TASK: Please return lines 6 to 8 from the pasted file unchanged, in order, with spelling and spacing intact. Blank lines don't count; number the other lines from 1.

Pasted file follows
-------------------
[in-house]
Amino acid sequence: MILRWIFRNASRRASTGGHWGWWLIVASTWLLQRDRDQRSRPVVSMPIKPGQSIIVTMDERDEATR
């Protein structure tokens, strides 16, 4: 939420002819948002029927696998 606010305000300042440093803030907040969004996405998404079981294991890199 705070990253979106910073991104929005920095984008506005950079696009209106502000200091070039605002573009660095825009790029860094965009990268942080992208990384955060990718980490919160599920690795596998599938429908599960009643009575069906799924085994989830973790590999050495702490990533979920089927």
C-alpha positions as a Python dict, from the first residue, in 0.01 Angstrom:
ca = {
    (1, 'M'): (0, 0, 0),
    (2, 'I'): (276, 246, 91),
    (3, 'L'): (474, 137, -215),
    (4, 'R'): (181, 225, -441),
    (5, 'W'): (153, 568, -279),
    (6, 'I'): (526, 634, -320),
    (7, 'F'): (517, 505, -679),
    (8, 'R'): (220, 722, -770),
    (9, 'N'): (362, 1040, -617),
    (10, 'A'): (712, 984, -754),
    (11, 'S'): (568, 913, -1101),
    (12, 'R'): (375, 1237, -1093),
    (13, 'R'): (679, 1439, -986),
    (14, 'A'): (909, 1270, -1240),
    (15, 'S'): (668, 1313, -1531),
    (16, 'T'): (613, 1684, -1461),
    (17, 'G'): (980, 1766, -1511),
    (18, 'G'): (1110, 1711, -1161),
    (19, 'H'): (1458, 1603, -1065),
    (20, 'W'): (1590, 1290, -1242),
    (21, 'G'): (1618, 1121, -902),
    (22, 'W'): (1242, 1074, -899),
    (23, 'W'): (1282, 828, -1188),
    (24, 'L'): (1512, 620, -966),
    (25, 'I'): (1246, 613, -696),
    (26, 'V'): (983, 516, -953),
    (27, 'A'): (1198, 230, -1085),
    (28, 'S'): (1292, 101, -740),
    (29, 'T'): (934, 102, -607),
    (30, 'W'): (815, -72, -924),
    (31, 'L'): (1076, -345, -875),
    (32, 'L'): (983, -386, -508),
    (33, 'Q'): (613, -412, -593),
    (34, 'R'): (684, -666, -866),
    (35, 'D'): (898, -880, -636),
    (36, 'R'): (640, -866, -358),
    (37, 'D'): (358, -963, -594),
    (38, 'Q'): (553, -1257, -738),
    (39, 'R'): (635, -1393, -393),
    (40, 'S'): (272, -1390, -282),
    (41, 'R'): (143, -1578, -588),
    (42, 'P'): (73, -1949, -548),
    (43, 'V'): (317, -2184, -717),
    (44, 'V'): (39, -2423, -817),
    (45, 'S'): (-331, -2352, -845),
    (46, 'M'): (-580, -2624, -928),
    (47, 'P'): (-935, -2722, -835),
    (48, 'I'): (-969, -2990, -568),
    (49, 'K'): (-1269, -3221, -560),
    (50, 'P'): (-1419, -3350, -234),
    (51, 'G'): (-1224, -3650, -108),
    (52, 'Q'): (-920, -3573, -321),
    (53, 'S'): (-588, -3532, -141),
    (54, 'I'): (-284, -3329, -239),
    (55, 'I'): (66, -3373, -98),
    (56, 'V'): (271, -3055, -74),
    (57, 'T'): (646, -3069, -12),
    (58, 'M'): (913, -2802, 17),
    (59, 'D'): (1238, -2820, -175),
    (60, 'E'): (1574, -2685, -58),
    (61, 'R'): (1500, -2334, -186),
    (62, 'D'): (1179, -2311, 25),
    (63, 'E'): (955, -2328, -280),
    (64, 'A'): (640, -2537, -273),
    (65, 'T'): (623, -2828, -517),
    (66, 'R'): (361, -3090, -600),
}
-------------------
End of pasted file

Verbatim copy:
    (1, 'M'): (0, 0, 0),
    (2, 'I'): (276, 246, 91),
    (3, 'L'): (474, 137, -215),